He continued to do this work even after he was laid off, but was soon “ghosted” by the administrator. After multiple exchanges with HR and administrators, he was told this was a mistake.
“And I was like ‘sorry is not going to pay these bills,’ ” he said. “That came from not a white person. That was probably the hardest thing because there were people who I really respected and really looked up to.”
This, Engram said, was the last straw. After several months with no income, he received a joint full-time offer from the University of Texas at Arlington to serve as an assistant professor in the Department of Criminology and in the Center for African American Studies.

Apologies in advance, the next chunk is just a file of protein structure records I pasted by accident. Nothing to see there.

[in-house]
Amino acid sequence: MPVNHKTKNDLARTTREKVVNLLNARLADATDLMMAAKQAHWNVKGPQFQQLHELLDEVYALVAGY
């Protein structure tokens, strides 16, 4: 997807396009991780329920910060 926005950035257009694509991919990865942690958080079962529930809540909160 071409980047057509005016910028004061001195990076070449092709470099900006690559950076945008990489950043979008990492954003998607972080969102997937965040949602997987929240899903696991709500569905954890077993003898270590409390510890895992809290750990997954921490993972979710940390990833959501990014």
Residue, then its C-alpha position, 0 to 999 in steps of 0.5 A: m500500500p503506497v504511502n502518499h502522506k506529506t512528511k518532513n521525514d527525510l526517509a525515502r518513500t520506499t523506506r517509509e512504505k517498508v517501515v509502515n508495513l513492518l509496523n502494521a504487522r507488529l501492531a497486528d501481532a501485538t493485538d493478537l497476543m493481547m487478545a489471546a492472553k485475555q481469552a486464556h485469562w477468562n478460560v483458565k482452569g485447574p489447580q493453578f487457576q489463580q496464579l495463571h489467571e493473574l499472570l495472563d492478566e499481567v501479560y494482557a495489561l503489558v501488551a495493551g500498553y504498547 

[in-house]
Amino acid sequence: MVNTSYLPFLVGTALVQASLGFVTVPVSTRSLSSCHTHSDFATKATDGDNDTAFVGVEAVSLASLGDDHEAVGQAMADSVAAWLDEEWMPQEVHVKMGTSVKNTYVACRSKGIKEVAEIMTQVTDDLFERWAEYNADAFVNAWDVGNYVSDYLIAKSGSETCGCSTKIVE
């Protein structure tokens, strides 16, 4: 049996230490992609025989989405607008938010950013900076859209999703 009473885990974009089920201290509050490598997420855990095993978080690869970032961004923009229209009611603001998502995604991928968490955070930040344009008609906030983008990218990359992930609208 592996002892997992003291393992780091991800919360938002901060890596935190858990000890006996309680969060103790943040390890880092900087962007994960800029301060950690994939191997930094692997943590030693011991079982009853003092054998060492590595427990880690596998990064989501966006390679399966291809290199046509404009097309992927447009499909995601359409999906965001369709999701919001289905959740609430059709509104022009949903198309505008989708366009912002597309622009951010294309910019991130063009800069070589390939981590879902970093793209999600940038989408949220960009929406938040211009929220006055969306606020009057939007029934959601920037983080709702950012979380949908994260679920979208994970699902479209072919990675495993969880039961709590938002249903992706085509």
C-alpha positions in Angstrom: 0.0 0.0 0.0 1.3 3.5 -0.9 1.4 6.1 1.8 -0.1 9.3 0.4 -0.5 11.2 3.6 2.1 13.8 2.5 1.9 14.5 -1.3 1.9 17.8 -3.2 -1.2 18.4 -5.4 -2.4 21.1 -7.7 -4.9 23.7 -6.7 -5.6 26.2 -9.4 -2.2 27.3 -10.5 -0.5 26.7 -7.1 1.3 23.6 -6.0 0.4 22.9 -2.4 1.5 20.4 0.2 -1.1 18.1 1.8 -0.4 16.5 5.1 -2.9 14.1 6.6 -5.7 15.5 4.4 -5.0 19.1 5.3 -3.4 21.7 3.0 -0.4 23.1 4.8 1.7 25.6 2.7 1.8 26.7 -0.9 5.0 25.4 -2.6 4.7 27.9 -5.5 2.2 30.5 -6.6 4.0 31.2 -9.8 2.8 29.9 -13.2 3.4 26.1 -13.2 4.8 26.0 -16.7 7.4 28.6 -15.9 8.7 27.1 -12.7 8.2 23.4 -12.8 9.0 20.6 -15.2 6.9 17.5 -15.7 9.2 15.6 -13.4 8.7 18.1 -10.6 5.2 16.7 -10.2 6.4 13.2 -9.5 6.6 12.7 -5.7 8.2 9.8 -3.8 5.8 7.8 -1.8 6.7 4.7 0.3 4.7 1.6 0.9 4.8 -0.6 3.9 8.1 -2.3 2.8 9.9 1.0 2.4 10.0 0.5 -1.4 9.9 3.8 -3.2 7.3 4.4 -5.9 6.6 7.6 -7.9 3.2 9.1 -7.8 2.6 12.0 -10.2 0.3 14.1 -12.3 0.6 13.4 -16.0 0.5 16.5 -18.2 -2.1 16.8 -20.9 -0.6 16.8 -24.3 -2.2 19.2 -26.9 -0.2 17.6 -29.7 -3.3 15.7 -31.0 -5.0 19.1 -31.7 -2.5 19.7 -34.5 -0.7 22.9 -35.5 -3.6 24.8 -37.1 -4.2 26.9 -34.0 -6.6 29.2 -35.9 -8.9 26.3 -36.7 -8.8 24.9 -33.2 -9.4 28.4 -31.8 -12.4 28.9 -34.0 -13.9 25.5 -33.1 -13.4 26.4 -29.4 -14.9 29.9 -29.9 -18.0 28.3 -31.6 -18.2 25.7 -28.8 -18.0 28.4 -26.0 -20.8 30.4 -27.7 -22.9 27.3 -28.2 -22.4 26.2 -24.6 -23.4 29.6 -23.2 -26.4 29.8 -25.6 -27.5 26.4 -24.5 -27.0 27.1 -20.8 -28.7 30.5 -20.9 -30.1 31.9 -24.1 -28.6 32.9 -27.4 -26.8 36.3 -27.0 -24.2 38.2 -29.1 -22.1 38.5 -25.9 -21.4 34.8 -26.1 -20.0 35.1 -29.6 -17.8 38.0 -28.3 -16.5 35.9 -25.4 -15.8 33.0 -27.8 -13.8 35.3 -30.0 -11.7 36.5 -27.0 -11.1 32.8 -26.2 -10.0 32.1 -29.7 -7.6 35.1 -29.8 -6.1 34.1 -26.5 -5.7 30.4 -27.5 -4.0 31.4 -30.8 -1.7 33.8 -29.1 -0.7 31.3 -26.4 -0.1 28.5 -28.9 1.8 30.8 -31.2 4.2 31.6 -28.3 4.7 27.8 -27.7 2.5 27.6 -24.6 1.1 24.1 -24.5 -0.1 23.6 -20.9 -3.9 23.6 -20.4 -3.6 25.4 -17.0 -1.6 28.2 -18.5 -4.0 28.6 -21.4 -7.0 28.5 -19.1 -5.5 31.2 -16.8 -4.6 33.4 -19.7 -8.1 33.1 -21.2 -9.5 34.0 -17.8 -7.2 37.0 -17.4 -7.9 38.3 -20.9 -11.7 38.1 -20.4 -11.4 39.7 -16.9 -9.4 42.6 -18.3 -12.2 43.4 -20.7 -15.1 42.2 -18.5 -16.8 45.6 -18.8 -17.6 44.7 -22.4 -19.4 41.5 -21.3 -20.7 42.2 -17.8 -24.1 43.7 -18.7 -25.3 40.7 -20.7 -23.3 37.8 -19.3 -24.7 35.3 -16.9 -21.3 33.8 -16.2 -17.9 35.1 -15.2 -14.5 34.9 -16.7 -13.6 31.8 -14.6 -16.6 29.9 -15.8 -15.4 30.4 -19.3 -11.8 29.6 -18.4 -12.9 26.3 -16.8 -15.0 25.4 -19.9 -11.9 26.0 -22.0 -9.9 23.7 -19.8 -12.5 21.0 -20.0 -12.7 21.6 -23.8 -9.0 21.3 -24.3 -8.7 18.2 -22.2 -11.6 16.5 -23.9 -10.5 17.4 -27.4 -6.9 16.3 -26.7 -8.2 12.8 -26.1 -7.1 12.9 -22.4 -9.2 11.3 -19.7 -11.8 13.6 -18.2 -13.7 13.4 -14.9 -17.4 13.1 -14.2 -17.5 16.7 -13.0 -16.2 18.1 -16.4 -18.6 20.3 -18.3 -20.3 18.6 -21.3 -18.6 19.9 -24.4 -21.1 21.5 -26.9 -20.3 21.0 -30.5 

Reflecting on his experiences at AU, Engram says he hopes AU commits to real change, stressing the hiring of Black faculty and institutional support for Black students.
In the 2015-16 school year, The Blackprint reported that, out of 862 full-time faculty, only 41 identified as Black. AU has since increased this to 68 out of 938 total, according to the 2019-20 Academic Data Reference Book. In comparison, the number of full-time white faculty increased from 651 to 709.
Engram says Black hiring must increase, but with intention.
“Representation is everything,” he said. “Part of that is fully understanding that hiring Black people, recruiting Black students and employing Black staff members isn’t sufficient. What’s sufficient is actual institutional change that aligns with the mission and the reality of what diversity work is.”